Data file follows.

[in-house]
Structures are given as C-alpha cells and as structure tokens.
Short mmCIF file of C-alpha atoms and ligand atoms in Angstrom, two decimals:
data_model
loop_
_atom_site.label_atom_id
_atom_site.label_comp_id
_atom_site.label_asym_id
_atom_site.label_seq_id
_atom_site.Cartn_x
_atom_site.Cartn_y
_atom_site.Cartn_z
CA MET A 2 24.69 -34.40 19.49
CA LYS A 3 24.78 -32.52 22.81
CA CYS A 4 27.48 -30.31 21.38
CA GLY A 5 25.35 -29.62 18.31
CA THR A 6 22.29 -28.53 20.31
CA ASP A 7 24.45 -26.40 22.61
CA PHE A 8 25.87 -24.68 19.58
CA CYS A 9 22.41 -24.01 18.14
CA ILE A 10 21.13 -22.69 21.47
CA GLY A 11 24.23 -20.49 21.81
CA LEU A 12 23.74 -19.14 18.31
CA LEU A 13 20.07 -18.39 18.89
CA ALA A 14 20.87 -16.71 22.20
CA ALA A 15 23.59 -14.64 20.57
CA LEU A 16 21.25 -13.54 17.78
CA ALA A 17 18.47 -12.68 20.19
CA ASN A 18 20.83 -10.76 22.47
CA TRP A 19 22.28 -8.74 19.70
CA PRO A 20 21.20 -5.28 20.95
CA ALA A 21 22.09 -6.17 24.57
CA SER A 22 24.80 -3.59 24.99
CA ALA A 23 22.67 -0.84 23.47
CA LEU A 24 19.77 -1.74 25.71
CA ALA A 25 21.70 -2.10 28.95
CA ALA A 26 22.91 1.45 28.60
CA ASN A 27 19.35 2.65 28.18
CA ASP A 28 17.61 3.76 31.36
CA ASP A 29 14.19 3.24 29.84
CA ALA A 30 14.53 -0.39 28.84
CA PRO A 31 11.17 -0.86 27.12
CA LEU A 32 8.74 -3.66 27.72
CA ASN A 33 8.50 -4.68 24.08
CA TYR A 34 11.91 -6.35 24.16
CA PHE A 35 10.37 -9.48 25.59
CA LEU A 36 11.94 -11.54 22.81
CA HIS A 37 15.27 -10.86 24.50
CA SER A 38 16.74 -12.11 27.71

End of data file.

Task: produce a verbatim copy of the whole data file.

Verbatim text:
[in-house]
Structures are given as C-alpha cells and as structure tokens.
Short mmCIF file of C-alpha atoms and ligand atoms in Angstrom, two decimals:
data_model
loop_
_atom_site.label_atom_id
_atom_site.label_comp_id
_atom_site.label_asym_id
_atom_site.label_seq_id
_atom_site.Cartn_x
_atom_site.Cartn_y
_atom_site.Cartn_z
CA MET A 2 24.69 -34.40 19.49
CA LYS A 3 24.78 -32.52 22.81
CA CYS A 4 27.48 -30.31 21.38
CA GLY A 5 25.35 -29.62 18.31
CA THR A 6 22.29 -28.53 20.31
CA ASP A 7 24.45 -26.40 22.61
CA PHE A 8 25.87 -24.68 19.58
CA CYS A 9 22.41 -24.01 18.14
CA ILE A 10 21.13 -22.69 21.47
CA GLY A 11 24.23 -20.49 21.81
CA LEU A 12 23.74 -19.14 18.31
CA LEU A 13 20.07 -18.39 18.89
CA ALA A 14 20.87 -16.71 22.20
CA ALA A 15 23.59 -14.64 20.57
CA LEU A 16 21.25 -13.54 17.78
CA ALA A 17 18.47 -12.68 20.19
CA ASN A 18 20.83 -10.76 22.47
CA TRP A 19 22.28 -8.74 19.70
CA PRO A 20 21.20 -5.28 20.95
CA ALA A 21 22.09 -6.17 24.57
CA SER A 22 24.80 -3.59 24.99
CA ALA A 23 22.67 -0.84 23.47
CA LEU A 24 19.77 -1.74 25.71
CA ALA A 25 21.70 -2.10 28.95
CA ALA A 26 22.91 1.45 28.60
CA ASN A 27 19.35 2.65 28.18
CA ASP A 28 17.61 3.76 31.36
CA ASP A 29 14.19 3.24 29.84
CA ALA A 30 14.53 -0.39 28.84
CA PRO A 31 11.17 -0.86 27.12
CA LEU A 32 8.74 -3.66 27.72
CA ASN A 33 8.50 -4.68 24.08
CA TYR A 34 11.91 -6.35 24.16
CA PHE A 35 10.37 -9.48 25.59
CA LEU A 36 11.94 -11.54 22.81
CA HIS A 37 15.27 -10.86 24.50
CA SER A 38 16.74 -12.11 27.71